For Freud, the semiotic trajectory of the dreamwork determines a phantom architectonics: a cartography of nowhere, an architecture of nothing (or the unconscious), and an archaeology of imaginary depth that always takes place on the surface. As a practice and sensibility, psychoanalysis remains attuned to superficiality; it constitutes a search for depth on the surface of things.
Akira Mizuta Lippit
For it is the suffering flesh, it is suffering, it is death, that lovers perpetuate upon the earth. Love is at once the brother, son, and father of death, which is its sister, mother, and daughter. And thus it is that in the depth of love there is a depth of eternal despair, out of which springs hope and consolation.
Miguel De Unamuno
What I sought in books was imagination. It was depth, depth of thought and feeling; some sort of extreme of subject matter; some nearness to death; some call to courage. I myself was getting wild; I wanted wildness, originality, genius, rapture, hope. ... What I sought in books was a world whose surfaces, whose people and events and days lived, actually matched the exaltation of the interior life. There you could live.
A painting is nothing more than light reflected from the surface of a pigment-covered canvas. But a great painter can make you see the depth, make you feel the underlying emotion, make you sense the larger world. That, too, is the power of science: to sense and convey the depth and dimensionality of nature, to glance at the surface and to divine the shape of the universe around us.
I used to do miserably in English literature, which I thought was a sign of moral turpitude. As I look back on it, I think it was rather to my credit. The notion of actually putting writers' words into other words is quite ridiculous because why bother if writers mean what they mean, and if they don't, why read them? There is, I suppose, a case for studying literary works in depth, but I don't quite know what 'in depth' means unless you read a paragraph over and over again.
Depth, in a pictorial, plastic sense, is not created by the arrangement of objects one after another toward a vanishing point, in the sense of the Renaissance perspective, but on the contrary (and in absolute denial of this doctrine) by the creation of forces in the sense of push and pull . Nor is depth created by tonal gradation (another doctrine of the academician which, at its culmination, degraded the use of color to a mere function of expressing dark and light).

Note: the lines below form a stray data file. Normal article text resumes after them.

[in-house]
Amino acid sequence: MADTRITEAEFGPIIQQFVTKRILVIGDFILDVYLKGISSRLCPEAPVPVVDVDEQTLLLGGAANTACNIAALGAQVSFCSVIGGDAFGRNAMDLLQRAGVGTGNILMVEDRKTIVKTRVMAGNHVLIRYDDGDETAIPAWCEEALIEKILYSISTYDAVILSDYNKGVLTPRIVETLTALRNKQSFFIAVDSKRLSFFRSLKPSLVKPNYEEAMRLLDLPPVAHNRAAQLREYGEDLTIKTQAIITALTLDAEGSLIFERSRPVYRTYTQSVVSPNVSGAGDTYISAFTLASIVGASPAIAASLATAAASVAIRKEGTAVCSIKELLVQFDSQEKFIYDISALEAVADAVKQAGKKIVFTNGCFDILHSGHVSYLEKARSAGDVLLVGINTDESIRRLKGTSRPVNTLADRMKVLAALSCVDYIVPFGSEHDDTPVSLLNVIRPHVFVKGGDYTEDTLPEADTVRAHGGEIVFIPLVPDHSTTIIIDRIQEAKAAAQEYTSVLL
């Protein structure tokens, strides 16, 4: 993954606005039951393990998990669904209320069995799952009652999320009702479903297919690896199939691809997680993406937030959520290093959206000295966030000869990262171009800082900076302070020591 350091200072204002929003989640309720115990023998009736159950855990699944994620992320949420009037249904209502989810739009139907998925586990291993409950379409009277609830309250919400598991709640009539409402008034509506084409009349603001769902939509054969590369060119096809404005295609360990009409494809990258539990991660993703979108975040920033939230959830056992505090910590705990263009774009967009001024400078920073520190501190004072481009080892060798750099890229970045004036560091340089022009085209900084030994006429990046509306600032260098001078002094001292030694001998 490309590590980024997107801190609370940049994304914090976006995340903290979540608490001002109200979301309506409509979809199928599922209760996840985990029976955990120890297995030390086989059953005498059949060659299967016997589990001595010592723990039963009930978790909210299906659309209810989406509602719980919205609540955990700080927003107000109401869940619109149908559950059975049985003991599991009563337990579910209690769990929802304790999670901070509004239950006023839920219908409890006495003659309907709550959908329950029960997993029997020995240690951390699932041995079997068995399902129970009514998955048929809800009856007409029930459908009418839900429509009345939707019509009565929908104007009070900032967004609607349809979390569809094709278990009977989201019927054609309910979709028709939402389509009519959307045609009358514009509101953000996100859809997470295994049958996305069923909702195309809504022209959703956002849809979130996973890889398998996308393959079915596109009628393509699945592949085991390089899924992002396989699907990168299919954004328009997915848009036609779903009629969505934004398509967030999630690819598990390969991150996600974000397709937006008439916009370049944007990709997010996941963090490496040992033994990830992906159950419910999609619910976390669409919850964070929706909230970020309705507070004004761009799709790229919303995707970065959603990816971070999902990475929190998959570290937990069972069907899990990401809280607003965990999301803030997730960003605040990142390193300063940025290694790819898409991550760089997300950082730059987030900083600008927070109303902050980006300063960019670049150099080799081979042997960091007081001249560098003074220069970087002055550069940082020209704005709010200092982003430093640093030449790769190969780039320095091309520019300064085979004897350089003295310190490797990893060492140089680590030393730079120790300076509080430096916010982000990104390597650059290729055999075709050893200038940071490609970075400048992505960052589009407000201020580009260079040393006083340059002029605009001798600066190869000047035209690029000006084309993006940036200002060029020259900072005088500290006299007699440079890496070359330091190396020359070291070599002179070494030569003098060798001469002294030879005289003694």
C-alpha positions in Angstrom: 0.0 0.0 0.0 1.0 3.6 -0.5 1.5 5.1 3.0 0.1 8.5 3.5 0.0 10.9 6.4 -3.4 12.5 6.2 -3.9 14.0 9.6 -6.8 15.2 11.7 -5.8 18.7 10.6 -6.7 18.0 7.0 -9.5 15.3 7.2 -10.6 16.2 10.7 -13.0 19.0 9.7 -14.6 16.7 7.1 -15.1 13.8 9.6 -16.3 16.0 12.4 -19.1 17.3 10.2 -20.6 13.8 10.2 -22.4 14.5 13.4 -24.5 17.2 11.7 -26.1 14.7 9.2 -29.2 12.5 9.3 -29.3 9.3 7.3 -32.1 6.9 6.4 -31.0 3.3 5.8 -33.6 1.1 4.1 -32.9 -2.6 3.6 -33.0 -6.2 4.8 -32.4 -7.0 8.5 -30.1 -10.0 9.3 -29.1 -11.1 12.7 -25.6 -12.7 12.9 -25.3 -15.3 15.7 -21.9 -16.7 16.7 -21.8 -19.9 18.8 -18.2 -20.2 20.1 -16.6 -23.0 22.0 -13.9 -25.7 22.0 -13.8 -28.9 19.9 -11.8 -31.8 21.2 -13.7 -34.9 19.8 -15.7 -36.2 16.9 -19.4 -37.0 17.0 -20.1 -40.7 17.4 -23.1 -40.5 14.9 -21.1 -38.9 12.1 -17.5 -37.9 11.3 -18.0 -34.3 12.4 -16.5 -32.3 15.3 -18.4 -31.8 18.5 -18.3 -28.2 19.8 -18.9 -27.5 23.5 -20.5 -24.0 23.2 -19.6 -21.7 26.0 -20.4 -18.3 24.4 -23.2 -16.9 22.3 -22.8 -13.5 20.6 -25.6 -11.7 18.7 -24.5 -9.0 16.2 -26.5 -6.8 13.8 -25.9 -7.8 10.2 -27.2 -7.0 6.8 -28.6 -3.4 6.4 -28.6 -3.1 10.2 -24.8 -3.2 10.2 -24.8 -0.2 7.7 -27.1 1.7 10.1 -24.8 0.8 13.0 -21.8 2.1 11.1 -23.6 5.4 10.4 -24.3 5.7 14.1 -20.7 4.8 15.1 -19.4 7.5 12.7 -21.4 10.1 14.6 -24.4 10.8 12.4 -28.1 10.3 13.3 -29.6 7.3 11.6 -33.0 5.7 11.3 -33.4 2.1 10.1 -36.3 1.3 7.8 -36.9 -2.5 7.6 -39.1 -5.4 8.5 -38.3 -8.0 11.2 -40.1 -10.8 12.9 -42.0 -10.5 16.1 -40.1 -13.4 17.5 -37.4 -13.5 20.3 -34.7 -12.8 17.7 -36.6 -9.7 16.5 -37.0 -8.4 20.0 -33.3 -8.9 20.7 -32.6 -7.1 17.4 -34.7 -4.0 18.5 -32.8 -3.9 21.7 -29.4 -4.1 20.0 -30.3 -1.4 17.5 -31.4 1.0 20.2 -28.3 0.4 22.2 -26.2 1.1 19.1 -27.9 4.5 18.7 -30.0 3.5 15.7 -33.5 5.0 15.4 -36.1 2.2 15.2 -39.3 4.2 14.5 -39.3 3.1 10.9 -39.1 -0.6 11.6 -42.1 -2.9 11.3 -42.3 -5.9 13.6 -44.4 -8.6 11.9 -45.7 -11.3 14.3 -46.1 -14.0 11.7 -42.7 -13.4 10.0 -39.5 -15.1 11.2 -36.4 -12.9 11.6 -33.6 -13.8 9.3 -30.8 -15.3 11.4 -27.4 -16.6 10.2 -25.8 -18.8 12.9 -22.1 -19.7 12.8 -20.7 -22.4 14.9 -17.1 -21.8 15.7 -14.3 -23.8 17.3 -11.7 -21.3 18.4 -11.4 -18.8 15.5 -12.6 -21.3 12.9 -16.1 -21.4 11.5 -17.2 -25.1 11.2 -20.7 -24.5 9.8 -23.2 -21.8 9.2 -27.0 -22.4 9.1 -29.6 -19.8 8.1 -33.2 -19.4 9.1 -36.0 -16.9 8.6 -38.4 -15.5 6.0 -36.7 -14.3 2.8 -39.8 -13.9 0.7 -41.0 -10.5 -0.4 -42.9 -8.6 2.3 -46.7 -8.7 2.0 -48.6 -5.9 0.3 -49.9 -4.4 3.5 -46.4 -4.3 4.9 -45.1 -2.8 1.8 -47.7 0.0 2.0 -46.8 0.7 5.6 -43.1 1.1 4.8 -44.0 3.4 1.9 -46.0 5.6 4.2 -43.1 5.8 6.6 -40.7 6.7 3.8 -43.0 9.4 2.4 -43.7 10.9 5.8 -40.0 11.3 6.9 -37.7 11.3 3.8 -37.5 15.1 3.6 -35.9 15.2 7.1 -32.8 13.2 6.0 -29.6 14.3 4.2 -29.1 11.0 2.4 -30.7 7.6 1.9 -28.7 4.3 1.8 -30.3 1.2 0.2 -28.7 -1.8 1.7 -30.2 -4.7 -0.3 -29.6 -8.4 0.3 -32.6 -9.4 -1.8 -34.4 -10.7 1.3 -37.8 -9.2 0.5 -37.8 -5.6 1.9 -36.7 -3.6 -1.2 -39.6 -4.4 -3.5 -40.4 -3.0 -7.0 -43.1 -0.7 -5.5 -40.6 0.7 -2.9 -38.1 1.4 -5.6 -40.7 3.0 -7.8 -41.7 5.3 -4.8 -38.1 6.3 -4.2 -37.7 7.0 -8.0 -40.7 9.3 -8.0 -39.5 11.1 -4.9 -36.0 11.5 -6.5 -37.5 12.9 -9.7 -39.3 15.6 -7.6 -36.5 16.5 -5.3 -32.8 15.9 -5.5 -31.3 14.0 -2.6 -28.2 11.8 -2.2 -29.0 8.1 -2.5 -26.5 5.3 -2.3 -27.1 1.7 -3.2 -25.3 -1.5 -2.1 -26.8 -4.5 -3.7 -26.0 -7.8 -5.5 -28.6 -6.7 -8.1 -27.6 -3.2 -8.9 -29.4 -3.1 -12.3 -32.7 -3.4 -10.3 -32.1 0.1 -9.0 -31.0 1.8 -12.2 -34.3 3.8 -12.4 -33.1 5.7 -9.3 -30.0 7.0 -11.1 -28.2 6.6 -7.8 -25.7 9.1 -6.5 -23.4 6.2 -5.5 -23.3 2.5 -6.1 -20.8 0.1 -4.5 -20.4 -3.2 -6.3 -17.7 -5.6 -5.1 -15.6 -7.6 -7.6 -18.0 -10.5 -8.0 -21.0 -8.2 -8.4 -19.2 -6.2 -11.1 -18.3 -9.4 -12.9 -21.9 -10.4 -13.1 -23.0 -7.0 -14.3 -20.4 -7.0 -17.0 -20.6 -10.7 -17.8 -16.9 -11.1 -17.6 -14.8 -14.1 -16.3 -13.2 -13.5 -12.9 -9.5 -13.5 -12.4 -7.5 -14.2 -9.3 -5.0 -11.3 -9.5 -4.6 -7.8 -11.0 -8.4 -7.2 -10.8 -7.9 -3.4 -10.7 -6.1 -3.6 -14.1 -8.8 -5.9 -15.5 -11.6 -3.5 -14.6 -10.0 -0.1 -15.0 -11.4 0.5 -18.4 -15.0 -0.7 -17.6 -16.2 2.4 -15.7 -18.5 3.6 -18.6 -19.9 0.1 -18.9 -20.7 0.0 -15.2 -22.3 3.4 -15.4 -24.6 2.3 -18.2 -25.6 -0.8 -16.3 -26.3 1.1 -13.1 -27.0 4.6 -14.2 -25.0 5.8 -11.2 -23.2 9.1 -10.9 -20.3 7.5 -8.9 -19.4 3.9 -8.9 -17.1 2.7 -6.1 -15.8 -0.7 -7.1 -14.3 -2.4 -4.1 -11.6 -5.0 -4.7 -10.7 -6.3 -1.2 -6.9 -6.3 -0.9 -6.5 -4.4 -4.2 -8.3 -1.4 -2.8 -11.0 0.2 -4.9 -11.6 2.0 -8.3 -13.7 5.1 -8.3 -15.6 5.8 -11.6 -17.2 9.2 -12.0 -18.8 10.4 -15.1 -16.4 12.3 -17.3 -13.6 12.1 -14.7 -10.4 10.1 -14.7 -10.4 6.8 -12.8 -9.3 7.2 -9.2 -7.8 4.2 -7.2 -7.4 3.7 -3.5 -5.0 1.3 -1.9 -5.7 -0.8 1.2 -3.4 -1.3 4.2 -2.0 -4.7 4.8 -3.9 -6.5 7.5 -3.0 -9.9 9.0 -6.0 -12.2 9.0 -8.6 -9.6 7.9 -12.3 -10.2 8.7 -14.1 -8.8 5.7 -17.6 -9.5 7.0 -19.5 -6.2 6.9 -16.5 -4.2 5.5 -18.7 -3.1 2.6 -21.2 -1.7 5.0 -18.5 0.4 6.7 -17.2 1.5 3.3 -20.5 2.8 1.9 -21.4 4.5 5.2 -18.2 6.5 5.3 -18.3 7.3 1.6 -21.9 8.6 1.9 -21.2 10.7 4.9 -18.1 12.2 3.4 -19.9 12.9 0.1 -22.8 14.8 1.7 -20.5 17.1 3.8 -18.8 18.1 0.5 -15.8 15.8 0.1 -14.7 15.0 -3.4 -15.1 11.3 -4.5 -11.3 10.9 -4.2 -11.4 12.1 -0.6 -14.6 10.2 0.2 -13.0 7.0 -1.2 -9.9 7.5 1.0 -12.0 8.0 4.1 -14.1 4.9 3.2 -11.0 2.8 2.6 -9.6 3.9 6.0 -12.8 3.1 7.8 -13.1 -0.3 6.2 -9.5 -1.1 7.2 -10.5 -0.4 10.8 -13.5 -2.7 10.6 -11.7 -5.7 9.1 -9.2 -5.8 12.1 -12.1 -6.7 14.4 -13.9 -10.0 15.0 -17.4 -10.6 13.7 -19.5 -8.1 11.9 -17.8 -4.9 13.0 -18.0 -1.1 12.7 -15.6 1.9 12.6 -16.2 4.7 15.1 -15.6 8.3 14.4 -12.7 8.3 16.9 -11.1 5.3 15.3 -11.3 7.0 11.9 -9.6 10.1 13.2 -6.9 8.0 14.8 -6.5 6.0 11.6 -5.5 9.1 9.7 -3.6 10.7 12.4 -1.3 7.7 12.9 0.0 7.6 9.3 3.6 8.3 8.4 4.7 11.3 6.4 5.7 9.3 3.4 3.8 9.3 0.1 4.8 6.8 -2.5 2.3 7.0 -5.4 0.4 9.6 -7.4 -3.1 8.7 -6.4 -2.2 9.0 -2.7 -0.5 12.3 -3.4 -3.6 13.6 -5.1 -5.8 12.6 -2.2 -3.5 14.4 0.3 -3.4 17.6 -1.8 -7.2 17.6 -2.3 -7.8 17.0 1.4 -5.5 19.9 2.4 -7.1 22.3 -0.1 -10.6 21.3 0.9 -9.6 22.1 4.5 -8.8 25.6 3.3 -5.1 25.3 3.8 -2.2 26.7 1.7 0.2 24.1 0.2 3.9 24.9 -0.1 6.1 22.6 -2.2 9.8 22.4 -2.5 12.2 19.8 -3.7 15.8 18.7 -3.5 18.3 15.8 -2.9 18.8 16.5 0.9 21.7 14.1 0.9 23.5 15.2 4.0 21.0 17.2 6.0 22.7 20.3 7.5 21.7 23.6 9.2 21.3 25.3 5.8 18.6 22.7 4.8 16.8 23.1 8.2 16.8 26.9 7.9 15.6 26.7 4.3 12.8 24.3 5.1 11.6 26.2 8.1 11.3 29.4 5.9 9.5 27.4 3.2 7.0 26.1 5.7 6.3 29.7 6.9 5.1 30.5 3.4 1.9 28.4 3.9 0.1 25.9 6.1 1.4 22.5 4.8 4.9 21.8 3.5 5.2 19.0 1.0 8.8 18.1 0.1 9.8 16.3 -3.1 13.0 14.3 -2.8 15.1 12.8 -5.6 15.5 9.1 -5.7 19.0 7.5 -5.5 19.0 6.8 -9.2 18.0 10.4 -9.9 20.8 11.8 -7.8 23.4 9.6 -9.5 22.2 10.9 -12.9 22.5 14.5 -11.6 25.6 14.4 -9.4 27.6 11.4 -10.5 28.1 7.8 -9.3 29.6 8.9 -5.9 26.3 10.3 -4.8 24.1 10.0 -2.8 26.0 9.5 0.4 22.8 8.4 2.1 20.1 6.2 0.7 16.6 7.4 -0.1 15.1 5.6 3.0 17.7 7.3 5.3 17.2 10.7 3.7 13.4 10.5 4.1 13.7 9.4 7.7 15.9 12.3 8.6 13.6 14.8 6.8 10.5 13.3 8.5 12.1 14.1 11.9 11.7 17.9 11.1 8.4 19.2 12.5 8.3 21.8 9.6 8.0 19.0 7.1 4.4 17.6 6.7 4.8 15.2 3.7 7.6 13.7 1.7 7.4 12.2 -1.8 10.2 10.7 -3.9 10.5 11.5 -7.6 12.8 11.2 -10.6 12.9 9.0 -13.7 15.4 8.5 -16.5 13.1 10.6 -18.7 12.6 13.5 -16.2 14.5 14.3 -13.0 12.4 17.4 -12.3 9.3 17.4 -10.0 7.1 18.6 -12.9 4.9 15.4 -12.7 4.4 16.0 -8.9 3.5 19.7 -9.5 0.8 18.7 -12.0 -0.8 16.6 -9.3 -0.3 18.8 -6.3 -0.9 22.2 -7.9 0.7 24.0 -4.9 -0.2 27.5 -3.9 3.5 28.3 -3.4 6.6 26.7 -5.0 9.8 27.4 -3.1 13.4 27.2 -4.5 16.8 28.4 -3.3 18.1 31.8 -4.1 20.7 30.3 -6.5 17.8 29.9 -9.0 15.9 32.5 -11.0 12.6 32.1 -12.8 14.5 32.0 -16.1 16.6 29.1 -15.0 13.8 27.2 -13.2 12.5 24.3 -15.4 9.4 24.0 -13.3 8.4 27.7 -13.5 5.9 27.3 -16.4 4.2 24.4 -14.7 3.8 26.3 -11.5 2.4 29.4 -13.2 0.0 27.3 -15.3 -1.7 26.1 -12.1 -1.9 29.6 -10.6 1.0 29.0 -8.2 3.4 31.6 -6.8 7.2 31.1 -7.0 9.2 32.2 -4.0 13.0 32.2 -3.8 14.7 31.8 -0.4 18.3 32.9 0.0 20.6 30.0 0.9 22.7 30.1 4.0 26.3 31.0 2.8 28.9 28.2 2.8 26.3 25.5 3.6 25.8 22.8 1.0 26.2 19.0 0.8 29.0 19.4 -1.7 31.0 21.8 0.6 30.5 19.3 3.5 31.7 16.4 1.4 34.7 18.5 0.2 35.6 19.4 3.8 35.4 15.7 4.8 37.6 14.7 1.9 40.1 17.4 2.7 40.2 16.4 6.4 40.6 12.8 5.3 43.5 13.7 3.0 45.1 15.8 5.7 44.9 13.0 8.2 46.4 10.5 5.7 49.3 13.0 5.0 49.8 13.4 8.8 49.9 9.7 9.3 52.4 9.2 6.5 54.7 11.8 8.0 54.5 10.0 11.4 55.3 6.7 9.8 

Experience has repeatedly confirmed that well-known maxim of Bacon's that 'a little philosophy inclineth a man's mind to atheism, but depth in philosophy bringeth men's minds about to religion.' At the same time, when Bacon penned that sage epigram... he forgot to add that the God to whom depth in philosophy brings back men's minds is far from being the same from whom a little philosophy estranges them.
There is a conceptual depth as well as a purely visual depth. The first is discovered by science; the second is revealed in art. The first aids us in understanding the reasons of things; the second in seeing their forms. In science we try to trace phenomena back to their first causes, and to general laws and principles. In art we are absorbed in their immediate appearance, and we enjoy this appearance to the fullest extent in all its richness and variety. Here we are not concerned with the uniformity of laws but with the multiformity and diversity of intuitions.
He who had known us before we were even born came to know us infinitely better as he knelt in Gethsemane and as he hung on the cross of Calvary. We come to know those we serve (Mosiah 5:13; compare 1 John 2:3-4). And we certainly come to love and treasure those for whom we sacrifice. Conversely, the depth of the pain we feel in behalf of a loved one is intimately tied to the depth of the love we bear that loved one. Thus only a being filled with infinite and eternal love could perform an infinite and eternal sacrifice.
Robert L. Millet